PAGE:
Below is information on how you can help recovery efforts. Some information is for people who live in the area, but there are also national campaigns dedicated to fire relief. For tips on how to avoid charity scams, visit here

This page will be updated. You can also stay current as needs change by visiting the social media pages of affected counties. [[450522073, C]]

Donate or volunteer at an evacuation center:
Petaluma officials have shared a Google doc with information on volunteer opportunities and other ways you can help. As of Oct. 10, Petaluma's shelters were no longer accepting donations of goods. 

The city of Sonoma said Sunday, Oct. 14, that its evacuation center at Sonoma High will close Monday at 6 p.m. All school-based centers are also closing and evacuees are being transfered to Red Cross-operated shelters. For opportunities to volunteer in Sonoma County, email info@volunteernow.org or call (707) 573-3399. [[450084303, C]]

The city of Santa Rosa said Monday, Oct. 16, that people can still make unprepared food donations to homeless shelters. Visit St. Vincent de Paul at 610 Wilson Street, from 8 a.m. to 3 p.m. or the Redwood Empire Food Bank at 3990 Brickway Blvd. from 8 a.m. to 8 p.m. No more donations of food or goods are needed at local evacuation shelters or fire and police departments. Catholic Charities of Santa Rosa is also accepting food donations and you can call 707-528-8712 for information. The Salvation Army is accepting clothes and supplies at 93 Stony Point Circle. For more information, call (707)542-0981. The city of Santa Rosa has also urged people to donate to the United Way of Wine Country's Relief Fund or a North Bay Fire Relief campaign organized by Redwood Credit Union

The Ukiah Daily Journal has posted resources for donating or volunteering in Mendocino County. The North Coast Opportunities Volunteer Network can be reached at 707-462-1959. The Savings Bank of Mendocino is accepting donations in response to the fires in Mendocino County and Lake County. You can mail them to P.O. Box 3600, Ukiah, CA 95482 or pay online here

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The city of Napa said Tuesday that no volunteers or in-kind donations were needed - that means no clothes, no toiletries, and no prepared food. Instead, Board of Supervisors Chairwoman Belia Ramos is asking people to donate money directly to the Napa Valley Community Foundation. Those who want to volunteer should sign up and update a volunteer profile here with the Center for Volunteer and Nonprofit Leadership.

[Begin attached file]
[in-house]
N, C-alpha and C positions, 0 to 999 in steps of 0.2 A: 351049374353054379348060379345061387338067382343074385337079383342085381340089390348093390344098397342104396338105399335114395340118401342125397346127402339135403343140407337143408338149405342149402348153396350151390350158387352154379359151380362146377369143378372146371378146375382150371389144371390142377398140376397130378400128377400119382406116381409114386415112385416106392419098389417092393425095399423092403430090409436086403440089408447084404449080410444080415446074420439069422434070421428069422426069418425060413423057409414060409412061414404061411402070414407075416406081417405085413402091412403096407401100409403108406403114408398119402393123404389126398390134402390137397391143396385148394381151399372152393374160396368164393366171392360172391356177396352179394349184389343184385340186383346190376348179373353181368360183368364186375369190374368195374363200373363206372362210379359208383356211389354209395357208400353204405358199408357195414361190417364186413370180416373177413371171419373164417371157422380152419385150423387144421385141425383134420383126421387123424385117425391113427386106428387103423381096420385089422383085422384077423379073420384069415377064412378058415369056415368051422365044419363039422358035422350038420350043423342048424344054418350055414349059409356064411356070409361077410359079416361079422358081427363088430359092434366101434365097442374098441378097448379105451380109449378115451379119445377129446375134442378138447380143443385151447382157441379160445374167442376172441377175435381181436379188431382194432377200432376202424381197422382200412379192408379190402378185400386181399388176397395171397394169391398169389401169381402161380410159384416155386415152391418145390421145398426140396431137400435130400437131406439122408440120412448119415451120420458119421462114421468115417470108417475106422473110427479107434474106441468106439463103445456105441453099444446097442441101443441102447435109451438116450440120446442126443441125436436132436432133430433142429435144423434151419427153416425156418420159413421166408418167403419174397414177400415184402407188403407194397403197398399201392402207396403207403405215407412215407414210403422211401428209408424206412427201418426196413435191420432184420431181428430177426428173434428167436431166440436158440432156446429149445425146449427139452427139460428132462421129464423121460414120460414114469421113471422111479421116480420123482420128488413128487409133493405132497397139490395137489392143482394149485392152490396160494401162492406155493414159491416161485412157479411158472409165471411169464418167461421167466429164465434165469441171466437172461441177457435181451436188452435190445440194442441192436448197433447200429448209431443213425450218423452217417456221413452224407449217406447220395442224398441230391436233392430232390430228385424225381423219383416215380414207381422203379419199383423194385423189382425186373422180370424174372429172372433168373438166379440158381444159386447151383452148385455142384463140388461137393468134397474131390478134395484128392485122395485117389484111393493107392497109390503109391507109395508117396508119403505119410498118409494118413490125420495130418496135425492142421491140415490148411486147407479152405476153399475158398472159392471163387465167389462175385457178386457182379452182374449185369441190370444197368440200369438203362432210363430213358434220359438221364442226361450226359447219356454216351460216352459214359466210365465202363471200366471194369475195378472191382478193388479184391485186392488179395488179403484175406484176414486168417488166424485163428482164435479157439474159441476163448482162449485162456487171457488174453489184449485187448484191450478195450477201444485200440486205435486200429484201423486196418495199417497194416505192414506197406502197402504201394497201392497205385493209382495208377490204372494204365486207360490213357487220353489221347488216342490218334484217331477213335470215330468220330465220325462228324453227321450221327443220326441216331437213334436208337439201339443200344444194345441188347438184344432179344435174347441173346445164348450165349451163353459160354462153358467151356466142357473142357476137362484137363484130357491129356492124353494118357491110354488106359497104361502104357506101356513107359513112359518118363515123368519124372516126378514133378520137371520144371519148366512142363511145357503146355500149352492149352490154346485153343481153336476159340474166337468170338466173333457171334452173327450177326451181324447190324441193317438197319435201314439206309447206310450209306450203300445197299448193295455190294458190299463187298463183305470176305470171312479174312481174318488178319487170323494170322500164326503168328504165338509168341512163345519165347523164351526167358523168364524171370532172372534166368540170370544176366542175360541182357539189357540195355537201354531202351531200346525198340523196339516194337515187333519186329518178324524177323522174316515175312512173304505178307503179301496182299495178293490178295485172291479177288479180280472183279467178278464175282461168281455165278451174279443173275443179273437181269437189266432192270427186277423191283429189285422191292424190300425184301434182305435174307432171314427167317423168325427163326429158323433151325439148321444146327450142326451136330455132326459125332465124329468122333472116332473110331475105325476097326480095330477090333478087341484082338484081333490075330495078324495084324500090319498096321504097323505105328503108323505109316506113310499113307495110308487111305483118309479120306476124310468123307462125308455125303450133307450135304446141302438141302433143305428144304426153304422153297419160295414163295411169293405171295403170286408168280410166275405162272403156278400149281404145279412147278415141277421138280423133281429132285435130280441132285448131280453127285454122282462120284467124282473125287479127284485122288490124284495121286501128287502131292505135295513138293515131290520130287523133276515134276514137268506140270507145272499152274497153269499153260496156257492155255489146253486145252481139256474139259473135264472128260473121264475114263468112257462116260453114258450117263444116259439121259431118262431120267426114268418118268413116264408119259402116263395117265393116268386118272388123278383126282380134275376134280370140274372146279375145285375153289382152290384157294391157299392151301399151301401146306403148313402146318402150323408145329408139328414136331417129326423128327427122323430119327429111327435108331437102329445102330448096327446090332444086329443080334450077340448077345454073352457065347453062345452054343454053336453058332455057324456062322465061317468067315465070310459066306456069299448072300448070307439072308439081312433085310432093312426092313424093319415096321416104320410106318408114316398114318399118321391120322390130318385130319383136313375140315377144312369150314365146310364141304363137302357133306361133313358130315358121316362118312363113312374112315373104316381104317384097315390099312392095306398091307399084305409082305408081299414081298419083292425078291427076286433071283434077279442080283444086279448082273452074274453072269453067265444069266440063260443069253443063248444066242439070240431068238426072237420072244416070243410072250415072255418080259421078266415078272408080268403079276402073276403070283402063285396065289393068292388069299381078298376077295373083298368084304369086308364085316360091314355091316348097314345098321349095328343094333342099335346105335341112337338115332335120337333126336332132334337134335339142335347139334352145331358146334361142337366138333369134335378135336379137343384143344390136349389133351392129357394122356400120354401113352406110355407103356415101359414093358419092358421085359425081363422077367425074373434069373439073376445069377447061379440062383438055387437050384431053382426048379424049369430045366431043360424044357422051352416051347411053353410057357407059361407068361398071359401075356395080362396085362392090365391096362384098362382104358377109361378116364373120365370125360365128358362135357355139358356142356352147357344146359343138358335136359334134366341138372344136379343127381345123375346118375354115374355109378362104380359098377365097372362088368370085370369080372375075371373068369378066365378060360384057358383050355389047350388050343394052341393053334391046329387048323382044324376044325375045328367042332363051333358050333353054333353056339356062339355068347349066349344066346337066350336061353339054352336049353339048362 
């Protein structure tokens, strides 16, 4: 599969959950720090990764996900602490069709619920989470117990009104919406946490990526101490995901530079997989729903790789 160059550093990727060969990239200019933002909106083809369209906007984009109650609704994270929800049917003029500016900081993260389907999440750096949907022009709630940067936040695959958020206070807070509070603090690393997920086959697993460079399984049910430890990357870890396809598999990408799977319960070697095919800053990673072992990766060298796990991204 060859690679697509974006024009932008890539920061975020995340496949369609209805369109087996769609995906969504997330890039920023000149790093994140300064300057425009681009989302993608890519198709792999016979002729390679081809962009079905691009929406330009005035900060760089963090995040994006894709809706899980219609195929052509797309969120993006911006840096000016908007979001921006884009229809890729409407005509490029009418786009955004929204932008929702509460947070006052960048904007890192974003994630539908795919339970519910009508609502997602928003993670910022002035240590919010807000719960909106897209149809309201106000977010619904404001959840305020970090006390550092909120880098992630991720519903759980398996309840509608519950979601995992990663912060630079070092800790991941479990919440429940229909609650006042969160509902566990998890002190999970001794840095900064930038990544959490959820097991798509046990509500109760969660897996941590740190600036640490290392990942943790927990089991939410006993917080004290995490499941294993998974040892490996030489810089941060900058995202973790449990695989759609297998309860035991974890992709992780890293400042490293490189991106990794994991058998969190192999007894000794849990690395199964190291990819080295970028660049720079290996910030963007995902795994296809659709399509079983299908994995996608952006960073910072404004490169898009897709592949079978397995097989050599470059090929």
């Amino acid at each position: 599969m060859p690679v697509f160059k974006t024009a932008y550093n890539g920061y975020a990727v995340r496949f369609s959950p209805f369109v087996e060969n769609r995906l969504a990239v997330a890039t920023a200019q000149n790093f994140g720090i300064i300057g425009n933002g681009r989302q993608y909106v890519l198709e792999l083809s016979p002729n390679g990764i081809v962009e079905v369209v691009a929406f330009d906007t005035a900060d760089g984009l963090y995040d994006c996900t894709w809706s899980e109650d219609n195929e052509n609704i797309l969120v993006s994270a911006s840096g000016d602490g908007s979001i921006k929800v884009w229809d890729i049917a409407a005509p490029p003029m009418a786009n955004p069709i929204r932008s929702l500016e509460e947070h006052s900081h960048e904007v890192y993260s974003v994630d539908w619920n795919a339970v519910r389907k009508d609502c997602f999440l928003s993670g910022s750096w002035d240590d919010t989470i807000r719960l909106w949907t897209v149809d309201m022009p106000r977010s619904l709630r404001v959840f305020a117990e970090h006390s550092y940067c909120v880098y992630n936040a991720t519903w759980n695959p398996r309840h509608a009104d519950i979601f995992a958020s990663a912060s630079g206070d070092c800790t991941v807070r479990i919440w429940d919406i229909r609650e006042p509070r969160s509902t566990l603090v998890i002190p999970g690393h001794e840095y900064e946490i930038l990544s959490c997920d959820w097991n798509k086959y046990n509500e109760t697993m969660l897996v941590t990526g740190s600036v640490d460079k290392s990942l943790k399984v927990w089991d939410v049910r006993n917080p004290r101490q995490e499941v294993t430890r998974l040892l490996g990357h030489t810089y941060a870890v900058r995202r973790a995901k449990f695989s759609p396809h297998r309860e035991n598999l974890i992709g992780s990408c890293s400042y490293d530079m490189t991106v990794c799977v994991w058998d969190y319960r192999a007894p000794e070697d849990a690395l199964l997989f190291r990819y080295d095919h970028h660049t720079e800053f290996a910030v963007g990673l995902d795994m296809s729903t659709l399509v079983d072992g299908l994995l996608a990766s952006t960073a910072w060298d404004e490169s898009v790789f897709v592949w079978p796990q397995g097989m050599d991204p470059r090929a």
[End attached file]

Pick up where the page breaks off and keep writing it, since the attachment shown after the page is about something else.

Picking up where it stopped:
Yuba County is accepting donations for evacuees in front of Franklin Hall at the Yuba Sutter Fairgrounds between 9 a.m. and 7 p.m. As of Wednesday, they were in need of socks, hair brushes, shampoo, conditioner, Kleenex, diapers and other toiletries.

The Solano County Sheriff's Office said Tuesday that no goods are needed at their shelter. Cash donations can be given in person at the Suisun City KROC Center - 586 E Wigeon Way, Suisun City. Cash donations for animal supplies can be given over the phone through Western Ranch Supply at (707) 439-7880 or in person at 103 Aegean Way, Vacaville. A large animal evacuation center at the Solano County Fairgrounds, as of Friday, Oct. 13, was accepting livestock, construction and operation supplies. For a detailed list of their needs and information on volunteer opportunities, visit here. [[450133483, C]]

Donate or sign-up to volunteer with the Red Cross:
The Red Cross released a statement on Monday afternoon saying that it had met its immediate need for volunteers, but the organization asked interested parties to sign up online for updates, as more people may be needed in the coming days.

“As the disaster continues to evolve, the Red Cross will assess how community volunteers can best support the operation,” the non-profit said in a statement Monday. “Those interested in volunteering to support Sonoma, Napa, Lake and Mendocino wildfire relief efforts, can sign up online."